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Even some former military commanders agreed, saying that the troop deployments were framed in a way that made choosing a smaller number — 20,000, for example — look like a path to certain defeat.

“President Obama was asking the military for broad options,” said Karl W. Eikenberry, a retired general who served as the commander in Afghanistan from 2005 to 2007 and was later Mr. Obama’s ambassador to Kabul. But, he said, the military gave Mr. Obama only “variations” on “the more robust counterinsurgency model.”

Mr. Eikenberry, who wrote a politically explosive but prescient cable in late 2009 raising doubts about the wisdom of the surge, diagnosed a deeper problem with the policy. Was it simply to prevent Afghanistan from being a safe haven for Al Qaeda? Or was it to turn Afghanistan into another Denmark? “When he came in, everyone knew we were going to do more,” Mr. Eikenberry said. “But what we were trying to achieve was difficult to define.”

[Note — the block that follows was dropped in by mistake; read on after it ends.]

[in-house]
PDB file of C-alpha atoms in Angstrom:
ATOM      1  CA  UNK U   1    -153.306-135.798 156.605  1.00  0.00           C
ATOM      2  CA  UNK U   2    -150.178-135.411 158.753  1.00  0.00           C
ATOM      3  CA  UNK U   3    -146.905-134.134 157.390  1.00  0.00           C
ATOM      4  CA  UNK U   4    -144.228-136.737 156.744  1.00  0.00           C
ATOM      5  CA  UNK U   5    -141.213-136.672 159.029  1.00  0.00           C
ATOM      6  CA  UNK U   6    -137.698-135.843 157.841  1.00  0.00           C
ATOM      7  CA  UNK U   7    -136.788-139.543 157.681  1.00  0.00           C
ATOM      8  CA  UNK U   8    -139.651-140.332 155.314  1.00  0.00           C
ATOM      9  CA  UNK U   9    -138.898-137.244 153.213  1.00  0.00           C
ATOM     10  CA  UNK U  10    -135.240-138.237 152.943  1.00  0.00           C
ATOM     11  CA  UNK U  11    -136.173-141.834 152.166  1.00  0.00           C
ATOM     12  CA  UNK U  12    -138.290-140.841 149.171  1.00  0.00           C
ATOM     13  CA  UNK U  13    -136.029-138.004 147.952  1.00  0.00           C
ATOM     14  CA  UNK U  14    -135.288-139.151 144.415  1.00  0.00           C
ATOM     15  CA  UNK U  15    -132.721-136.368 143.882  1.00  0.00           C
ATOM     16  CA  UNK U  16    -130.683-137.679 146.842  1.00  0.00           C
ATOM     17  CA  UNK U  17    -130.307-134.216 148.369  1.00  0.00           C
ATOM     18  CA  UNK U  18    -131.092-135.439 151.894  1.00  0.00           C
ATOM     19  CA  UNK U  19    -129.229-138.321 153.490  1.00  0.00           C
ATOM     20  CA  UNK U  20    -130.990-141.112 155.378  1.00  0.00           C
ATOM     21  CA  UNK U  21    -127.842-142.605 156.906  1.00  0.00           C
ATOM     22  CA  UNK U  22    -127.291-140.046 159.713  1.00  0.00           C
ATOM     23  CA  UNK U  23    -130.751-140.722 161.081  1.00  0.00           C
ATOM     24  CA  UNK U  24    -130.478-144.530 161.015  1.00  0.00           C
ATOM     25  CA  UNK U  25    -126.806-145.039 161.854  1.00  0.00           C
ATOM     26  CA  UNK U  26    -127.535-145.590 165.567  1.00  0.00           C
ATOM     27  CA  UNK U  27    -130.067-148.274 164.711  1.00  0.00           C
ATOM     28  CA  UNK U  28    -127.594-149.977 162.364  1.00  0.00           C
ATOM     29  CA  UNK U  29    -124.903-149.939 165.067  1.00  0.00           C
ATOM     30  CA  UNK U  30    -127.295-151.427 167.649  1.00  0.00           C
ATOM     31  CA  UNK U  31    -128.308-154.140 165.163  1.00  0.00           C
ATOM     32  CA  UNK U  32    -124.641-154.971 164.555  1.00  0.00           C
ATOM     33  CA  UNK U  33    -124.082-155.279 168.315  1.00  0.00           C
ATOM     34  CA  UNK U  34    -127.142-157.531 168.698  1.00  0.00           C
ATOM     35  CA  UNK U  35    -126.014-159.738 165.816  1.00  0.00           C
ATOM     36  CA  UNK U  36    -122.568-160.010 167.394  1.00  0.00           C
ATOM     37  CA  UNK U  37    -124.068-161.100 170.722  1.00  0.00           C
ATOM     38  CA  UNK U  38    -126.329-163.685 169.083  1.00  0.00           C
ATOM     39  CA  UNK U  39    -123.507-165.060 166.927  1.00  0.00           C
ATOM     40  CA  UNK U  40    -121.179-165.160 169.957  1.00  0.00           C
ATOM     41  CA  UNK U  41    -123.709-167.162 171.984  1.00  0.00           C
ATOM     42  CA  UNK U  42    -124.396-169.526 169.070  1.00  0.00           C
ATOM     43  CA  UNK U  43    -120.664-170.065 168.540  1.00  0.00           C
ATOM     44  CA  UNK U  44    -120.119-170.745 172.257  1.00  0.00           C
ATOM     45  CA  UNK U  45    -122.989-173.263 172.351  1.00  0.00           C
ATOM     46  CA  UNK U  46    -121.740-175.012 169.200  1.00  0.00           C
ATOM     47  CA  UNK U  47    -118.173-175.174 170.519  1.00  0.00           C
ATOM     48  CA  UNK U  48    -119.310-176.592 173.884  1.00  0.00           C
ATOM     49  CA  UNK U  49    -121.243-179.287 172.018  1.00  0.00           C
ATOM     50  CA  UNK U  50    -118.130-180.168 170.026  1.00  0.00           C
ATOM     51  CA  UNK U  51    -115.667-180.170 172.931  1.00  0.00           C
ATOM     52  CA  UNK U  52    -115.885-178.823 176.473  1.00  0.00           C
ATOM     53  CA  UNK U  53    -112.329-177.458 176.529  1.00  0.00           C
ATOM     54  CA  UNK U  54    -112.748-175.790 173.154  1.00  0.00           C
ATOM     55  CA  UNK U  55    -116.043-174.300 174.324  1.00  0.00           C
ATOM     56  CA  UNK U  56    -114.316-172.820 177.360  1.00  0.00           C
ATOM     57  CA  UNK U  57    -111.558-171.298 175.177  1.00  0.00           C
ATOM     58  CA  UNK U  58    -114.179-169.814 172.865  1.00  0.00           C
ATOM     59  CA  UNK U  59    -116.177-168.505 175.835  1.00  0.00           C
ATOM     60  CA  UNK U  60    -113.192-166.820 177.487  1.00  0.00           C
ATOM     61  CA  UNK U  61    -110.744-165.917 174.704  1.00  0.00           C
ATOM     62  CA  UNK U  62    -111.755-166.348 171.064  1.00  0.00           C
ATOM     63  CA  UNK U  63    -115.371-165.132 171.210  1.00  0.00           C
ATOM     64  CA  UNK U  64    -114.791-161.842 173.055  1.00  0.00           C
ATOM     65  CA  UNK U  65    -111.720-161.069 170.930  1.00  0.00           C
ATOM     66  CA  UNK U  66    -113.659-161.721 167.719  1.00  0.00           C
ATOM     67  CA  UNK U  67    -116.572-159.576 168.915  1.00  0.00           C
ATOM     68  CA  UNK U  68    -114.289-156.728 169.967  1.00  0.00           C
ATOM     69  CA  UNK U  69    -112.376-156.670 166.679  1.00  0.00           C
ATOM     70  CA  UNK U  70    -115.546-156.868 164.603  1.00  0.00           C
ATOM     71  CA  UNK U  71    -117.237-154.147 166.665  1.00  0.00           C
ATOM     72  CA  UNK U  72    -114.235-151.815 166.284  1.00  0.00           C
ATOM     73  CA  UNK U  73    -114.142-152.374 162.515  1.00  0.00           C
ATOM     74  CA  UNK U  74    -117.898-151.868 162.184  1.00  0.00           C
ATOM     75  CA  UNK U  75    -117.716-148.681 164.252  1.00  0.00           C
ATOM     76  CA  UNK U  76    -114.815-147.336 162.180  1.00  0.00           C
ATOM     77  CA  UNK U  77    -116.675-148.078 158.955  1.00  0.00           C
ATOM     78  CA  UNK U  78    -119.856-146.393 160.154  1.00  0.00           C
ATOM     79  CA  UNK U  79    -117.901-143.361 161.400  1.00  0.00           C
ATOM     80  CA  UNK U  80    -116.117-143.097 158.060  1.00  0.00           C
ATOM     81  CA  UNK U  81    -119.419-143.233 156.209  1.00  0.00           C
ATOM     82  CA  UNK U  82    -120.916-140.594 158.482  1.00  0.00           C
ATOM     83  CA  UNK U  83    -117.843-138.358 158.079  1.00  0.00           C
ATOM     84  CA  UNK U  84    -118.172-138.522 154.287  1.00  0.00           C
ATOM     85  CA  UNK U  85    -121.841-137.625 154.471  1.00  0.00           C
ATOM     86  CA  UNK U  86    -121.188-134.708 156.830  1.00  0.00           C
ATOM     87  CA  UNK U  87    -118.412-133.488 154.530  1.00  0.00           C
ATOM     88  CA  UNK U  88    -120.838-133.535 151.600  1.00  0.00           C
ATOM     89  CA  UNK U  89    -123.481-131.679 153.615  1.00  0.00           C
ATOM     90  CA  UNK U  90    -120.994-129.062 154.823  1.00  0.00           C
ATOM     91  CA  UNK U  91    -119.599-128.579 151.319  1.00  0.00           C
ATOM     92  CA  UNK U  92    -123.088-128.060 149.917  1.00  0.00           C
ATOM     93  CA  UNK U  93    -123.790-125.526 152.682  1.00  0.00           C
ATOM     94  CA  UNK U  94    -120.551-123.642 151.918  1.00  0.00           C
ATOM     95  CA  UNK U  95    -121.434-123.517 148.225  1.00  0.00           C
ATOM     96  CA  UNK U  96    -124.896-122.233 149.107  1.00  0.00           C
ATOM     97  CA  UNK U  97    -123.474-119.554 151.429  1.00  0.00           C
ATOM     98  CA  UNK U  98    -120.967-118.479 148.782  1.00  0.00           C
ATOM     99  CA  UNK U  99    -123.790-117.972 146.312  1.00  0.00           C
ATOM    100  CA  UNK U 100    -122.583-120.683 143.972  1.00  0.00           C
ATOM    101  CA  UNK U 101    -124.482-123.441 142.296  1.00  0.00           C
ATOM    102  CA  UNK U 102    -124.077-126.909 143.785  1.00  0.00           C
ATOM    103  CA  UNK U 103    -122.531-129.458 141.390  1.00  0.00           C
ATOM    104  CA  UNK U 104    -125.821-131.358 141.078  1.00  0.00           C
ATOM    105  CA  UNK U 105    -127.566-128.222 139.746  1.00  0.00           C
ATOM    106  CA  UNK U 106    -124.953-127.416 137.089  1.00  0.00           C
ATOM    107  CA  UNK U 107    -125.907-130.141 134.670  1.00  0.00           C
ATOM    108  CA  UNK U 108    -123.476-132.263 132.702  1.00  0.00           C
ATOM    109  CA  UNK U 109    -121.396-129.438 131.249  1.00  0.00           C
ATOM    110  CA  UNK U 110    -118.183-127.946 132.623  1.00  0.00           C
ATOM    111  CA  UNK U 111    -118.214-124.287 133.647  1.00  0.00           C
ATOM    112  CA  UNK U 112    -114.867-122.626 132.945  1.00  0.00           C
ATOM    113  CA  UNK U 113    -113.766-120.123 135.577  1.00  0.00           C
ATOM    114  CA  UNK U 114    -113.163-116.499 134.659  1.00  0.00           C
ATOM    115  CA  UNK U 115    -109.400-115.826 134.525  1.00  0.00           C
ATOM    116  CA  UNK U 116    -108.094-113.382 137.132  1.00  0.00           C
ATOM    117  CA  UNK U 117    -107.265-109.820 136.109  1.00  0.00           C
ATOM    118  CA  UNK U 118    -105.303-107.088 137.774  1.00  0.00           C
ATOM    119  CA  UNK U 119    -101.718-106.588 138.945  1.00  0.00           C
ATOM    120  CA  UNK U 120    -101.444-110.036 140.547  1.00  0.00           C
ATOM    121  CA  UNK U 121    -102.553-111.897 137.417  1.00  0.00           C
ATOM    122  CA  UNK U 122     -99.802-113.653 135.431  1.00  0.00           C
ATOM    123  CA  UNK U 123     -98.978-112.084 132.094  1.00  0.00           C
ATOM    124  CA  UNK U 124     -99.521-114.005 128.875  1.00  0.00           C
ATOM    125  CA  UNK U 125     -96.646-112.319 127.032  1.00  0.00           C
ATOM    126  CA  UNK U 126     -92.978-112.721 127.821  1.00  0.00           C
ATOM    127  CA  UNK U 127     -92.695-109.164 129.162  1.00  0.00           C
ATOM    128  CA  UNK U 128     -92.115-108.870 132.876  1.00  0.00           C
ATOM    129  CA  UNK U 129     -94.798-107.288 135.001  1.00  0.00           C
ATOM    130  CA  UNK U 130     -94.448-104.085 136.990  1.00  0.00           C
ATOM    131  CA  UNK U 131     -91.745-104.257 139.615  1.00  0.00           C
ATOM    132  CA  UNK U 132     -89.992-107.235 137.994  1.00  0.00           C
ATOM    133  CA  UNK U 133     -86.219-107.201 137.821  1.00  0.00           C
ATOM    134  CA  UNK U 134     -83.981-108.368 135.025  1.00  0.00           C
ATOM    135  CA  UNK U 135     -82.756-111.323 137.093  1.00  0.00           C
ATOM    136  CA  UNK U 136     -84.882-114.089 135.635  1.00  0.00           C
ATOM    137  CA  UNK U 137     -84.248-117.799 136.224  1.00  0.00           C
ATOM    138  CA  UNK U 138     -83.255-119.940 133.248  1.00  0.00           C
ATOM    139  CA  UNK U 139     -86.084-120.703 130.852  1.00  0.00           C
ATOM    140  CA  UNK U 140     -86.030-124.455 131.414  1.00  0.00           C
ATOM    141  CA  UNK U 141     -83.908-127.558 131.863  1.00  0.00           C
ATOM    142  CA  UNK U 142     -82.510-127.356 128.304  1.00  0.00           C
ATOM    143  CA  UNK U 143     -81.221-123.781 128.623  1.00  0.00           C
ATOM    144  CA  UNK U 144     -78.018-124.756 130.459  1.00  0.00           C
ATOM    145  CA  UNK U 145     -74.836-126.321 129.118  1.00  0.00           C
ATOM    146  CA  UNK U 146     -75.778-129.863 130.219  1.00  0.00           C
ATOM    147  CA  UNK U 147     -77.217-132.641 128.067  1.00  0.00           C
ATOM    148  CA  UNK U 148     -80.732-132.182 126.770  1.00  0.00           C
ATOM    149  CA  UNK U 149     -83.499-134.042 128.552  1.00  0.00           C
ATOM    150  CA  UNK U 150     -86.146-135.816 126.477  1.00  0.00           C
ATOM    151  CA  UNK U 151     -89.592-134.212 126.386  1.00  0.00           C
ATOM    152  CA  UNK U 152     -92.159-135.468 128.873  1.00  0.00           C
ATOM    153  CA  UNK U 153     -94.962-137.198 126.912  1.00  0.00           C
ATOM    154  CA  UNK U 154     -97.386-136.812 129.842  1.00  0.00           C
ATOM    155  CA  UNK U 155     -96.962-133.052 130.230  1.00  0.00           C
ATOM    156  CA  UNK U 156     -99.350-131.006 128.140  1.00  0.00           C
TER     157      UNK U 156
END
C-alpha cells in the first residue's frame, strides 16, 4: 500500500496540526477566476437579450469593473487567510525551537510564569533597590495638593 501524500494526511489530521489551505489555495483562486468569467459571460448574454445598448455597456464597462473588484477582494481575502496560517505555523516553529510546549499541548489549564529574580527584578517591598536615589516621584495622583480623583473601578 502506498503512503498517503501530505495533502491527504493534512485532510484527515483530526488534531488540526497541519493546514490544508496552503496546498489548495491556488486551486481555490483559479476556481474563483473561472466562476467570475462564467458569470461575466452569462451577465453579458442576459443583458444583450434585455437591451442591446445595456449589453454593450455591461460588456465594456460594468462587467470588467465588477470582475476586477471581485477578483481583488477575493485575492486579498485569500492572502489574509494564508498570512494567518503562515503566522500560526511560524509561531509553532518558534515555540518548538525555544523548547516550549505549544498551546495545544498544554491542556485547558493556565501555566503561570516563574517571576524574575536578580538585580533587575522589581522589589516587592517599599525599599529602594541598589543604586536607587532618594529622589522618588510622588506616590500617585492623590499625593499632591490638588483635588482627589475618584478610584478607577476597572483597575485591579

Given Mr. Obama’s innate wariness of nation-building, it didn’t take long for him to grow disenchanted with the Denmark option. A few months into the surge, in the spring of 2010, David H. Petraeus, the commander of the Pentagon’s Central Command and an architect of the strategy, was briefing him on the state of the counterinsurgency campaign.

Drawing on anthropology theory from the University of Chicago, General Petraeus explained to his commander in chief how neighborhoods in Kandahar related to one another. Mr. Obama listened for a while, then cut him off. “We can’t worry about how neighborhoods relate to each other in Kandahar,” he curtly told General Petraeus, according to people in the room.

“Obama believes the military can do enormous things,” said Benjamin J. Rhodes, the deputy national security adviser. “It can win wars and stabilize conflicts. But a military can’t create a political culture or build a society.”

‘Afghan Good Enough’

Source: NYT > World